I think for today, though, a Louisville team in the NBA would be a disaster. There’s no way that attendance or television revenues would allow that team enough revenue to be successful. And if you think the Yum Center and the $10 million a year it gets from taxpayers in subsidies is significant, just wait until an NBA team sticks its siphon into local government revenues. I know that so far the NBA to Louisville folks are saying that won’t happen, but that’s how it is in every other city and there’s no way that anyone is going to put an NBA team in any city, one the size of Louisville especially, without fat subsidies from taxpayers.

        There are some video clips of Colonels games on YouTube, and you can also listen to some old WHAS broadcasts of Van Vance calling Colonels games. I know that Caywood Ledford called some Colonels games on broadcasts in some of the earlier years, but I don’t know that I’ve ever seen any audio files of those online.

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        • #5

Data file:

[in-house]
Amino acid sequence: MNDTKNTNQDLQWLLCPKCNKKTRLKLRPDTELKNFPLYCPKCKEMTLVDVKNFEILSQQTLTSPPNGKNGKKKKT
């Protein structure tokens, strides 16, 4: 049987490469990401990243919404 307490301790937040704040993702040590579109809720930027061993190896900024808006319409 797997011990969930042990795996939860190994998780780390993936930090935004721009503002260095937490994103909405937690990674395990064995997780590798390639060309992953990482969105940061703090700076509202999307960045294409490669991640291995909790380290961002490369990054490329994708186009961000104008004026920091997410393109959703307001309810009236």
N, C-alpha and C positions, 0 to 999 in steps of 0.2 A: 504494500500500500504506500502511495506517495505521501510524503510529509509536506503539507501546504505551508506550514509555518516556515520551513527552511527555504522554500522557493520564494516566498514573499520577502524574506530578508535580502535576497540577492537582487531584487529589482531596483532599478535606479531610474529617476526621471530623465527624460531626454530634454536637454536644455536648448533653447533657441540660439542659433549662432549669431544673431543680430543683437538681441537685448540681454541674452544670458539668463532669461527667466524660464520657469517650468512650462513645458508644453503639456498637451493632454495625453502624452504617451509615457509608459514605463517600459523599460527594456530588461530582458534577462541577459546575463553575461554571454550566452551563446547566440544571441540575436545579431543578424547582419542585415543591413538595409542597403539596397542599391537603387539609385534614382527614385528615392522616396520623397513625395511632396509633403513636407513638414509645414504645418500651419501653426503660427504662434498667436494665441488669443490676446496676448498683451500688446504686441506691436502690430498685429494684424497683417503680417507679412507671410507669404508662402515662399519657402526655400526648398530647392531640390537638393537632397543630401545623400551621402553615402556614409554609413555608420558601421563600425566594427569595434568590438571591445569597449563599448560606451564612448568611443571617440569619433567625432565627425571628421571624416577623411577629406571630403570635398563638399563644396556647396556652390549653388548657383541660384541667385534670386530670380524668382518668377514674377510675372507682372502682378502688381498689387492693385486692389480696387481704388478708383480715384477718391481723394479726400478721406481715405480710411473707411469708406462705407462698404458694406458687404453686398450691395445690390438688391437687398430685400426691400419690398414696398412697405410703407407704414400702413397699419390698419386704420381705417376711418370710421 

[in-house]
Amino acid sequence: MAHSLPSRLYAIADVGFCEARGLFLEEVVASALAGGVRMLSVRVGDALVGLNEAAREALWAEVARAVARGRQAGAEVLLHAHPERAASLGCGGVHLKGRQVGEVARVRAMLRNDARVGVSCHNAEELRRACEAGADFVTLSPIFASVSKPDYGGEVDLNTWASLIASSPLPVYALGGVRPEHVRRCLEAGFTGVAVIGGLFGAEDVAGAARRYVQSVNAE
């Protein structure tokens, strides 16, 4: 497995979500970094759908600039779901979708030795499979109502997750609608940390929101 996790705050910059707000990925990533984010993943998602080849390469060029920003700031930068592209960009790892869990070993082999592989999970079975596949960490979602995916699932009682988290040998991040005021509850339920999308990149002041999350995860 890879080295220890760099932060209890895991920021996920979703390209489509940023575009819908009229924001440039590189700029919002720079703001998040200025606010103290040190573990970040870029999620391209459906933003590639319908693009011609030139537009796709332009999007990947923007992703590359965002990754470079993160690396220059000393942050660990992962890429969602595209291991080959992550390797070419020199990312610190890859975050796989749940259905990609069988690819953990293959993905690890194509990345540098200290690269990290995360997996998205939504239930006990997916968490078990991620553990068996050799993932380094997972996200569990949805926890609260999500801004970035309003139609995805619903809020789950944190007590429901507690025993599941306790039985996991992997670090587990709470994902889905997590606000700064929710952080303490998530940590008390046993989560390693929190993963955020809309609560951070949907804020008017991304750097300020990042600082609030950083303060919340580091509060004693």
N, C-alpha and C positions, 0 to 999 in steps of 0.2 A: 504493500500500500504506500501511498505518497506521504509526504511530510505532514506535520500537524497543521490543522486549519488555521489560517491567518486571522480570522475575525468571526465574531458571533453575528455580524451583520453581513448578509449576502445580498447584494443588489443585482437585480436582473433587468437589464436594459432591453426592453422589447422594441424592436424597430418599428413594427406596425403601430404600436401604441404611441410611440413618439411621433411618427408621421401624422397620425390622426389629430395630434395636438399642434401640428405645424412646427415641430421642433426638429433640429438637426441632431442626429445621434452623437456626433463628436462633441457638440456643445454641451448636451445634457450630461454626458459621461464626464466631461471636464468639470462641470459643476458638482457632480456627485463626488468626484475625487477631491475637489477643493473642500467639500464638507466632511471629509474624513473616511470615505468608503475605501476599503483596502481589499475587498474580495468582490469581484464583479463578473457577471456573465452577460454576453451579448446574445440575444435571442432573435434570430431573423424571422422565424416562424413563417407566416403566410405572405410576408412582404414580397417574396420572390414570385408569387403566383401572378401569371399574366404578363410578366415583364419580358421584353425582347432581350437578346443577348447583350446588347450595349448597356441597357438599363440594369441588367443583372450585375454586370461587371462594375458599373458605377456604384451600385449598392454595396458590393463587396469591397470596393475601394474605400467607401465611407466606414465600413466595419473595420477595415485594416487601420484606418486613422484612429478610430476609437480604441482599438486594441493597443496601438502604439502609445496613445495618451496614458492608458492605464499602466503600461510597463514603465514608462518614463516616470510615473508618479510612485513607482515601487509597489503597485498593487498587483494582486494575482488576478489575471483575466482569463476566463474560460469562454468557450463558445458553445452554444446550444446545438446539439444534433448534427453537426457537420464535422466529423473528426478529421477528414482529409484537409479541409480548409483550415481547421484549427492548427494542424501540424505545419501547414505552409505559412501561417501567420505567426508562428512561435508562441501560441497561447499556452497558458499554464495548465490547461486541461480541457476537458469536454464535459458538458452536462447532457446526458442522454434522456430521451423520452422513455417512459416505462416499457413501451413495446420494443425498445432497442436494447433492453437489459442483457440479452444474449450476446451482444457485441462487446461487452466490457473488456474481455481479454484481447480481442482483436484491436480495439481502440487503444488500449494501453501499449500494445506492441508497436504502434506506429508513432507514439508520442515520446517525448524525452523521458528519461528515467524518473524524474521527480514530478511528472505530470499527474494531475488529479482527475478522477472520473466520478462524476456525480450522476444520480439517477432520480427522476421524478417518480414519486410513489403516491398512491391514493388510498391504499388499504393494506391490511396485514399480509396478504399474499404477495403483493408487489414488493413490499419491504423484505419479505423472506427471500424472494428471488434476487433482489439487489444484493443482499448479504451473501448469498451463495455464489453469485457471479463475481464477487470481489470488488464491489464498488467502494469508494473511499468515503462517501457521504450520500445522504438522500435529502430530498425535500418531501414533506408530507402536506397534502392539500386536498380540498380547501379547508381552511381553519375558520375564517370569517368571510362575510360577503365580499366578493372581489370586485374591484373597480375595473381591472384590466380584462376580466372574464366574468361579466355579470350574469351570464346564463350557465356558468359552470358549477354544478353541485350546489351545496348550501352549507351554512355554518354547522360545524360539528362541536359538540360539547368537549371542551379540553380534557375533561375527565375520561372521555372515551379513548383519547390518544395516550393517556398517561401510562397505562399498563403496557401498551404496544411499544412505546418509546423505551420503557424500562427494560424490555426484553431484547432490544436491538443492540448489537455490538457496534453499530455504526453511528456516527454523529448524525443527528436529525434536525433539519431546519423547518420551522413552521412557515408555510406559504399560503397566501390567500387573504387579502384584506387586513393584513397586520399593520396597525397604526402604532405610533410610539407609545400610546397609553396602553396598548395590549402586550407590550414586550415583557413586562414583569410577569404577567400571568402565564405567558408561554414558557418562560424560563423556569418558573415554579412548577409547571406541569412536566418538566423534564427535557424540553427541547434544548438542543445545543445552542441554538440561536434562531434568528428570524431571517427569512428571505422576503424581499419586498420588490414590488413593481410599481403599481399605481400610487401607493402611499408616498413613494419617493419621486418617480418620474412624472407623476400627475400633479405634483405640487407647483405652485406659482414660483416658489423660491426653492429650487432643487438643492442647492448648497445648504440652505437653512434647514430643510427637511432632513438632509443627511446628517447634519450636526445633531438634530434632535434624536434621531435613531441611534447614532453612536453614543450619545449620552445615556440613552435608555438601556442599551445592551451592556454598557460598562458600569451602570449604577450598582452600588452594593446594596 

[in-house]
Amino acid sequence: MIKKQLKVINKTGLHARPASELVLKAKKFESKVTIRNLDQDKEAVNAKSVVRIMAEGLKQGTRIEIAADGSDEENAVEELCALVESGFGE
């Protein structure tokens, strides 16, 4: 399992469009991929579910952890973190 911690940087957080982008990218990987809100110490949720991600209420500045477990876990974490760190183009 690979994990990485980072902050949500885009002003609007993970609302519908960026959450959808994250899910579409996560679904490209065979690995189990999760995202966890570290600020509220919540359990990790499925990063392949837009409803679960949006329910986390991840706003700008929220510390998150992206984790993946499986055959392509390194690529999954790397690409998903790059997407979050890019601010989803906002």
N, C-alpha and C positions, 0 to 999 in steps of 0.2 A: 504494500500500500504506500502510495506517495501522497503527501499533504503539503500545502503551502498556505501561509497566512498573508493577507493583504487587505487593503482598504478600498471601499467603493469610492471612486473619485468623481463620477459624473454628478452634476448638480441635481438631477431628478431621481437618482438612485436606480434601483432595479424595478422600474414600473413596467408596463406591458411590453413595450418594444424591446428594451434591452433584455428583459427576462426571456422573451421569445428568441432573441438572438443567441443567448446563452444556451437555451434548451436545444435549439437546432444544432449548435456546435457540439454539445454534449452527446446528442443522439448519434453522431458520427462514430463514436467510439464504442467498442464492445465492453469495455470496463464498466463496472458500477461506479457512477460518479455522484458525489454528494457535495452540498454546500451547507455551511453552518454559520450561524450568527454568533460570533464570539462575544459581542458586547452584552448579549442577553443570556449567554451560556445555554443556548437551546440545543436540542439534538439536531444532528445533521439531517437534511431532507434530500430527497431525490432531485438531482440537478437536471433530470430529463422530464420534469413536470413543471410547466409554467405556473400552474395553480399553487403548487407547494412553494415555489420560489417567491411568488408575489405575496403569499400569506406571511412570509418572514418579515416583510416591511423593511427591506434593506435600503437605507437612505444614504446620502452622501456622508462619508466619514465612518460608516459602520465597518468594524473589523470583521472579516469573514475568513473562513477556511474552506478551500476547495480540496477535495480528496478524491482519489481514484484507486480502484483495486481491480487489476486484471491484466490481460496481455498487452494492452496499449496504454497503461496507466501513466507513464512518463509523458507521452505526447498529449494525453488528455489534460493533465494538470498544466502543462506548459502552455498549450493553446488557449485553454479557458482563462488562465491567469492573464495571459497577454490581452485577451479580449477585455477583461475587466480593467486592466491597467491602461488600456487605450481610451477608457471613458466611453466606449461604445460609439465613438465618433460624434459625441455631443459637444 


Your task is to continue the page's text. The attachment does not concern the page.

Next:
There are a couple or so Kentucky Colonel games on youtube. There used to be more but I assume they have been pulled. ABA never had much of a TV contract so I didn't see them play much at all. I really can't remember any instance actually of watching a Colonel game.
          I agree with you I don't think a NBA team in Louisville would work. Not enough of a fan base for one thing and the college game is still way too popular. I suppose if you could guarantee a few ex UK and UL players on a team and they were a good team it might work. Also like you said there is lot more to having a successful franchise now than just putting fannies in seats.
          Kentucky fan since 1971.

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          • #6
            I have not followed the NBA in a long time, but I would guess you could probably build a championship contender out of former UK and U of L players alone. (Not that such a team would ever be put together.)

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            • #7
              Originally posted by Old School View Post
              I have not followed the NBA in a long time, but I would guess you could probably build a championship contender out of former UK and U of L players alone. (Not that such a team would ever be put together.)
              That idea would be the only way a NBA team would survive in Louisville, and an IU player or 2 wouldn't hurt. If they didn't win, the support would dwindle fast.
              John 3:3

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              43 years ago today...Kentucky Colonels en route to 1975 ABA Championship